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News and Comment

British Medical Association votes unanimously for robust libel law reform

27 June 2011

British Medical Association (BMA) members voted on libel reform at their Annual Representatives Meeting

British Medical Association (BMA) members voted to adopt into policy a call for a stronger public interest defence and a restriction on the ability of commercial organisations to sue for libel at their annual representatives meeting (ARM) today in Cardiff. 

A webcast of the conference debate is available here (Debate on libel reform starts at at 4:08:40)

Dr Antony Lempert, Shropshire BMA, put forward the motion1 in support of their member cardiologist Dr Peter Wilmshurst who was sued in 2006 by US medical devices company NMT Medical, over comments he made about the conduct and results of a heart device trial. (An interview with Dr Lempert before the debate can be seen here)

Dr Lempert told BMA members that scientific discourse is premised on robust debate. He said: “Current English defamation laws stifle scientific debate thereby running the risk of harming patients. Fear of bankruptcy from libel action leads doctors and journalists to self-censor and remain silent. This is even the case regarding important matters of public concern and even where the information in the public domain may be deliberately misleading and harmful to patients. Today British doctors have sent out a strong message to the Government that the defamation laws need urgent reform in the interests of scientific integrity and of patient safety.”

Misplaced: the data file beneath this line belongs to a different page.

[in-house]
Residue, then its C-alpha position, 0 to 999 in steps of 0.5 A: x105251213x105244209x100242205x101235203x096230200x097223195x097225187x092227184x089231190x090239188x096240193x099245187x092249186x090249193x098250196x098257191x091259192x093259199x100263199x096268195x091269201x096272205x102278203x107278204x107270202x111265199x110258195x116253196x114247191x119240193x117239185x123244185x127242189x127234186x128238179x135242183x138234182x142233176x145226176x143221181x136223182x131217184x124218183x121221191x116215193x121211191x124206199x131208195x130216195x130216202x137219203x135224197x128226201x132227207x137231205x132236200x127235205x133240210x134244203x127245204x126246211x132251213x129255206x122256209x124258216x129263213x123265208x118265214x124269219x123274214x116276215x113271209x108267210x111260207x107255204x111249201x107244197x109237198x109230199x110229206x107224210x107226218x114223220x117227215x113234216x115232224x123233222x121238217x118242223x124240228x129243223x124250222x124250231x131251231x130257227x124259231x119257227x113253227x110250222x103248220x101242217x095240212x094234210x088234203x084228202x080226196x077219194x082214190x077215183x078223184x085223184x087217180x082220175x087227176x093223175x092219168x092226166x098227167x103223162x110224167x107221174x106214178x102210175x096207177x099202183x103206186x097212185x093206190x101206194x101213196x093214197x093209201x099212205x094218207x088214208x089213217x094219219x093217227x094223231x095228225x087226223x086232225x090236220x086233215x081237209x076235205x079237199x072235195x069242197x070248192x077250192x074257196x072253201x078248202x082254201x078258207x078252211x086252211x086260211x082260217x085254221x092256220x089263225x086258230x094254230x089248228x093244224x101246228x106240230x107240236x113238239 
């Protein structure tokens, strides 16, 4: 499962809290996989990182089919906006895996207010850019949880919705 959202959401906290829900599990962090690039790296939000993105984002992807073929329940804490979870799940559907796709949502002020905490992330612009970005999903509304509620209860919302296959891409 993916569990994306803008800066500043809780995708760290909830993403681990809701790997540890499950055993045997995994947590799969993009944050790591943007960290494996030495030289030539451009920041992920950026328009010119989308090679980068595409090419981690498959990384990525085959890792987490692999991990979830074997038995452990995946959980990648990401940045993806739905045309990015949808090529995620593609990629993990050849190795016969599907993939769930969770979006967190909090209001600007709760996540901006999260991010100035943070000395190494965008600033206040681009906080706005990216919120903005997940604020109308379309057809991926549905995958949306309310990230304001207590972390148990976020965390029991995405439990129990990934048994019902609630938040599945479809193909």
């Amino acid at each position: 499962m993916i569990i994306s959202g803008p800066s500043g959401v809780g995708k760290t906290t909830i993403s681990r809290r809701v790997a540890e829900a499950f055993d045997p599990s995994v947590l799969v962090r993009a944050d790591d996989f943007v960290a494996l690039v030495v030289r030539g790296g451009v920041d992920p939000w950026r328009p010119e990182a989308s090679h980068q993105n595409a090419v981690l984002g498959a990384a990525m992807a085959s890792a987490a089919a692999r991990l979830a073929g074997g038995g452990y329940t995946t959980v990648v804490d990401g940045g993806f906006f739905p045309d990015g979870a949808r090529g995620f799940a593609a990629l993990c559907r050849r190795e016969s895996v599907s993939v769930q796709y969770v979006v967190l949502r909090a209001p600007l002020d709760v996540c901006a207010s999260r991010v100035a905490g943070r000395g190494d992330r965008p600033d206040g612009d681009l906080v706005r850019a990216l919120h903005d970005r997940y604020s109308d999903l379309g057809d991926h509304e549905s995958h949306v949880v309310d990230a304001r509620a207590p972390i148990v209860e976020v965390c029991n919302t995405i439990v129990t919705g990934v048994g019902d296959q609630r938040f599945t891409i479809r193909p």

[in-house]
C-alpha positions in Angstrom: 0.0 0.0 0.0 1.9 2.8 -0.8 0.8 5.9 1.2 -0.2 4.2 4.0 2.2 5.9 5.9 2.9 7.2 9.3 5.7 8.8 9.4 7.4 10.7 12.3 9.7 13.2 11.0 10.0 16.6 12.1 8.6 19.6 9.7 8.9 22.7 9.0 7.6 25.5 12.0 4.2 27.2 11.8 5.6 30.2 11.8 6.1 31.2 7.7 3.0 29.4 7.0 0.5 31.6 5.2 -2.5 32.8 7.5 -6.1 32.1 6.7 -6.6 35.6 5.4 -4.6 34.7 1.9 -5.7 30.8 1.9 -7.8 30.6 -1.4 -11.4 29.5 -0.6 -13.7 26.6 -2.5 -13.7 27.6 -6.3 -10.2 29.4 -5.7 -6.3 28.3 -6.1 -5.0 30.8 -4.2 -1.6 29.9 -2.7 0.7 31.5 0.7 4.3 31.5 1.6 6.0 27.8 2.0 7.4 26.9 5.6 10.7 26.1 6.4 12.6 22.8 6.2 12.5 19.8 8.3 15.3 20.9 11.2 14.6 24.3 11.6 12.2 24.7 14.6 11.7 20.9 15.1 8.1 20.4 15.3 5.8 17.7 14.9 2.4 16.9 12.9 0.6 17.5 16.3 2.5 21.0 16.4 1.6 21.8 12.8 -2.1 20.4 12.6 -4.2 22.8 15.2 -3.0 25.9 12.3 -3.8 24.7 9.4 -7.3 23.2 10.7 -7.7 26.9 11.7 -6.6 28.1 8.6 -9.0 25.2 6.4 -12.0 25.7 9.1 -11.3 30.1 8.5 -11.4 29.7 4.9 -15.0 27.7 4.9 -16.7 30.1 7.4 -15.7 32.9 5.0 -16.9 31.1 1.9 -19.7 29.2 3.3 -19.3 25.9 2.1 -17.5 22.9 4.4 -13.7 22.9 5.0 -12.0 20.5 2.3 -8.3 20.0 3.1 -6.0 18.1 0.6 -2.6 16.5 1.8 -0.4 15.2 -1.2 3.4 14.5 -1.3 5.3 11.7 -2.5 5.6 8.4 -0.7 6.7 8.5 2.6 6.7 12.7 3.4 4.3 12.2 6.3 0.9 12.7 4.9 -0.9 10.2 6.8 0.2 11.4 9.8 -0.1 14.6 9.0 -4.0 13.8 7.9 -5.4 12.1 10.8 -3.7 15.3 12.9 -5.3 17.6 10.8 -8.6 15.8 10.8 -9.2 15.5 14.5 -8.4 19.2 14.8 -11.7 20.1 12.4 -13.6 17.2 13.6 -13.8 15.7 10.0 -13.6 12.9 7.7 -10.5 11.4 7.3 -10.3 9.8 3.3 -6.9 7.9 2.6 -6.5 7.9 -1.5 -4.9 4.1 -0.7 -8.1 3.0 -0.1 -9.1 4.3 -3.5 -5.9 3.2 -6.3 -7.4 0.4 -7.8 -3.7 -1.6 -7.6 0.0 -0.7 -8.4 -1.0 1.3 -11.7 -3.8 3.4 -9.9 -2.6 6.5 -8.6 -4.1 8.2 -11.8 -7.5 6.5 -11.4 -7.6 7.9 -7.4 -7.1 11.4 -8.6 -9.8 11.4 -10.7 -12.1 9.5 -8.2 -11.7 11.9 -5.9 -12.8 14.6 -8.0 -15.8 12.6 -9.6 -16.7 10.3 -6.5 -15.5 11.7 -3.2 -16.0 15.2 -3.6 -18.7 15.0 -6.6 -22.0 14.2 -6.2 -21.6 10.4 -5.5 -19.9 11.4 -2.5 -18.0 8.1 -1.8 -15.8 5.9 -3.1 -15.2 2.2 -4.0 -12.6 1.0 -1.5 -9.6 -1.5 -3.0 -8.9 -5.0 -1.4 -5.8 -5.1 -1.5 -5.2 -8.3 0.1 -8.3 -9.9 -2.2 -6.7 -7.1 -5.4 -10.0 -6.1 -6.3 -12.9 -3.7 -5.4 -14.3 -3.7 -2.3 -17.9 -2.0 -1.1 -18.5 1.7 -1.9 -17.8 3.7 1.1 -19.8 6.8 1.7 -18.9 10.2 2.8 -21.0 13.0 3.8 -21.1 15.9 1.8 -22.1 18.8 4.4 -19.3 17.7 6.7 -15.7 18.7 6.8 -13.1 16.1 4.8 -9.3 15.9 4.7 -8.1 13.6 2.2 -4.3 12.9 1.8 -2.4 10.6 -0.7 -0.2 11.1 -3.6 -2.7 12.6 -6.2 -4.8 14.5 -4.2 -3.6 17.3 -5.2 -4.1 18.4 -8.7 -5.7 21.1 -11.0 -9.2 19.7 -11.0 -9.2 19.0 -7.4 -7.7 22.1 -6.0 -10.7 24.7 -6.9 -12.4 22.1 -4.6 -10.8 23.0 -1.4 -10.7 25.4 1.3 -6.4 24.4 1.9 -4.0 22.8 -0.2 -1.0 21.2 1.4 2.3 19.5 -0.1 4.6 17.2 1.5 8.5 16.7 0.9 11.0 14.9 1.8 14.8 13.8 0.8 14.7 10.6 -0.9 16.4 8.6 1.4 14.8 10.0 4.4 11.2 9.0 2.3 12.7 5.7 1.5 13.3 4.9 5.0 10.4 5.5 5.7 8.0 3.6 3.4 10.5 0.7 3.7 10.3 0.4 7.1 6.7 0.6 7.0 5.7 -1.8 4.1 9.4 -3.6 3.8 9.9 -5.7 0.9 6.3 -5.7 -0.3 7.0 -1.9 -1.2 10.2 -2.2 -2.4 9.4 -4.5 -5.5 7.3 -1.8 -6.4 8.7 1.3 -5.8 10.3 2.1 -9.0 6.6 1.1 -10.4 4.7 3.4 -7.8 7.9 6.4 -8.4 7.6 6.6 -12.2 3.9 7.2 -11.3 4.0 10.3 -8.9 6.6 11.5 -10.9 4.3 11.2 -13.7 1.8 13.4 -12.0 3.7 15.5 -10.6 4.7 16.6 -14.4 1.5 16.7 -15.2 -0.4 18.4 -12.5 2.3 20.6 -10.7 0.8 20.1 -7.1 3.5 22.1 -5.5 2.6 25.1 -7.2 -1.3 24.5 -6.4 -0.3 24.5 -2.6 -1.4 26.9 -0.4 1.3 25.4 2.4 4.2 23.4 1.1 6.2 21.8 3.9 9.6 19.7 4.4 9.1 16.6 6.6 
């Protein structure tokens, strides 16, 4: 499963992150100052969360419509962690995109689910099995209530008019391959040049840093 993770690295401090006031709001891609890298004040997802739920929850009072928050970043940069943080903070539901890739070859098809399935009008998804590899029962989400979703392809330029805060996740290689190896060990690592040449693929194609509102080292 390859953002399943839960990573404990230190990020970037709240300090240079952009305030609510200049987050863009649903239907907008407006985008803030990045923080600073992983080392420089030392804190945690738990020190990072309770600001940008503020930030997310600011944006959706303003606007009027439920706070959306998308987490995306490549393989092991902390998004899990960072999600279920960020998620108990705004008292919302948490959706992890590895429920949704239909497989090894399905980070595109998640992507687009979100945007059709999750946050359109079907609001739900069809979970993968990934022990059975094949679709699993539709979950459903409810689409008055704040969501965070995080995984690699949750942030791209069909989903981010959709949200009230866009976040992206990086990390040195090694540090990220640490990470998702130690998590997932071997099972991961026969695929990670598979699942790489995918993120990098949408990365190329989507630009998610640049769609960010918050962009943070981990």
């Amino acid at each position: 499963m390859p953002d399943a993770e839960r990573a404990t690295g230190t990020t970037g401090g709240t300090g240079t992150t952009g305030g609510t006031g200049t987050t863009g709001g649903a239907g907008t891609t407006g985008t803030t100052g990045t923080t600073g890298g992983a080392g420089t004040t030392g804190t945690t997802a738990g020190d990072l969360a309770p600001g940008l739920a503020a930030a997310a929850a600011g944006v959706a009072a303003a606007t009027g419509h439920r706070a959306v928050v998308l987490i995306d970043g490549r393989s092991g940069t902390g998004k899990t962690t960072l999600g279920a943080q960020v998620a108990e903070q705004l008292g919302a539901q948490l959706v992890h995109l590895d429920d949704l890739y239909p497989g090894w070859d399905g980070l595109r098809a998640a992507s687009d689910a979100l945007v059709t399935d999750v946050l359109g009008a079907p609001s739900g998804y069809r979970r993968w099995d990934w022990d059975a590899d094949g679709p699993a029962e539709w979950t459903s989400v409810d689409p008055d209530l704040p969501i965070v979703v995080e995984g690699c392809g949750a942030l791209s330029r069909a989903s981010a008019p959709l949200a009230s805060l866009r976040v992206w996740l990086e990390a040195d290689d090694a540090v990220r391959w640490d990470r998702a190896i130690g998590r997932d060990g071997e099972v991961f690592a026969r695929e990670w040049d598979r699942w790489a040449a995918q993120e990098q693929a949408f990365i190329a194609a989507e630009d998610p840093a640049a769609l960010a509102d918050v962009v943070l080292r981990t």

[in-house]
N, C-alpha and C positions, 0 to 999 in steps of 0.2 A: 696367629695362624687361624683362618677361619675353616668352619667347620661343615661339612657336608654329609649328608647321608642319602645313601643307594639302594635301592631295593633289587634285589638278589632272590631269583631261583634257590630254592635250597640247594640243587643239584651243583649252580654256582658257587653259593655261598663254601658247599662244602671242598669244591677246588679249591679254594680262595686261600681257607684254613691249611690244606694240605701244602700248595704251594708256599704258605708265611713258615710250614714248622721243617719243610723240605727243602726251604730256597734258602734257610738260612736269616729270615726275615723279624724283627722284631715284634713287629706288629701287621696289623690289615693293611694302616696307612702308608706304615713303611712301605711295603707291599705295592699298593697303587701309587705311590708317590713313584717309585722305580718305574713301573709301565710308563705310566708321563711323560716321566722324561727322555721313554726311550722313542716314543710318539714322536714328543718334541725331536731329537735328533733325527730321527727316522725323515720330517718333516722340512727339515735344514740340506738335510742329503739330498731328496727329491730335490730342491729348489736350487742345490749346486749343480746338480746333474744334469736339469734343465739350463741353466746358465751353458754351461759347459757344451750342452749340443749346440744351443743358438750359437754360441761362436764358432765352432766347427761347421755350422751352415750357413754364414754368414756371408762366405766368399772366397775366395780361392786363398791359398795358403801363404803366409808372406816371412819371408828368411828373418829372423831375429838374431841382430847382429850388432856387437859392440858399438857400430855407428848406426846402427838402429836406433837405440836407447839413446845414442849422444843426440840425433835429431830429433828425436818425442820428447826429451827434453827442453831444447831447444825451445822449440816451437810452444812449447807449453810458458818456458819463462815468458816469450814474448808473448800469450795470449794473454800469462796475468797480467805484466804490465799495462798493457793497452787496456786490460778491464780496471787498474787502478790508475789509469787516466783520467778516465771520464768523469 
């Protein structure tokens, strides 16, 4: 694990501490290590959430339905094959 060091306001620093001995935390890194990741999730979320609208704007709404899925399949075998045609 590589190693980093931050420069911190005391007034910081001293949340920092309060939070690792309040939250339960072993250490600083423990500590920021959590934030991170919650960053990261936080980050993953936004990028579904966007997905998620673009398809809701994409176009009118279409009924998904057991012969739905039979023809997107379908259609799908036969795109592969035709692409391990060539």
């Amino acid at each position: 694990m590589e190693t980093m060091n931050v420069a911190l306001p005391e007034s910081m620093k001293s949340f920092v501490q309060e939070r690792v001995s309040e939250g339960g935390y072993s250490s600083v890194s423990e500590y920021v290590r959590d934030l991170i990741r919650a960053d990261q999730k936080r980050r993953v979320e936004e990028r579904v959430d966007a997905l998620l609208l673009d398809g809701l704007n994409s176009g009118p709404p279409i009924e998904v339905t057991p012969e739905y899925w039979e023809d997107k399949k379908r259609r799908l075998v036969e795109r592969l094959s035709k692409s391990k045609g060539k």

Dr Peter Wilmshurst responded to the vote to say: "I am very pleased that the BMA conference has unanimously agreed that there is the need for reform of the libel laws, and in particular it supports reforms that protect doctors, scientists and others reporting information that is in the public interest."

Dr Evan Harris of the Libel Reform Campaign who spoke in the debate today said: “I’m delighted that there was overwhelming support from people who are victims themselves of the chill on scientific discussion, or know someone who has been affected. It’s hard enough to get something published in a scientific peer-reviewed journal, without finding they want to change your words or pull the article as a result of libel bullying.”

Tracey Brown, Managing Director of Sense About Science said: “As a parliamentary committee scrutinises the Government’s draft Defamation Bill, we welcome the BMA’s calls for a strong public interest defence. People like Dr Wilmshurst should not have to risk bankruptcy to defend their right to give a professional opinion.”

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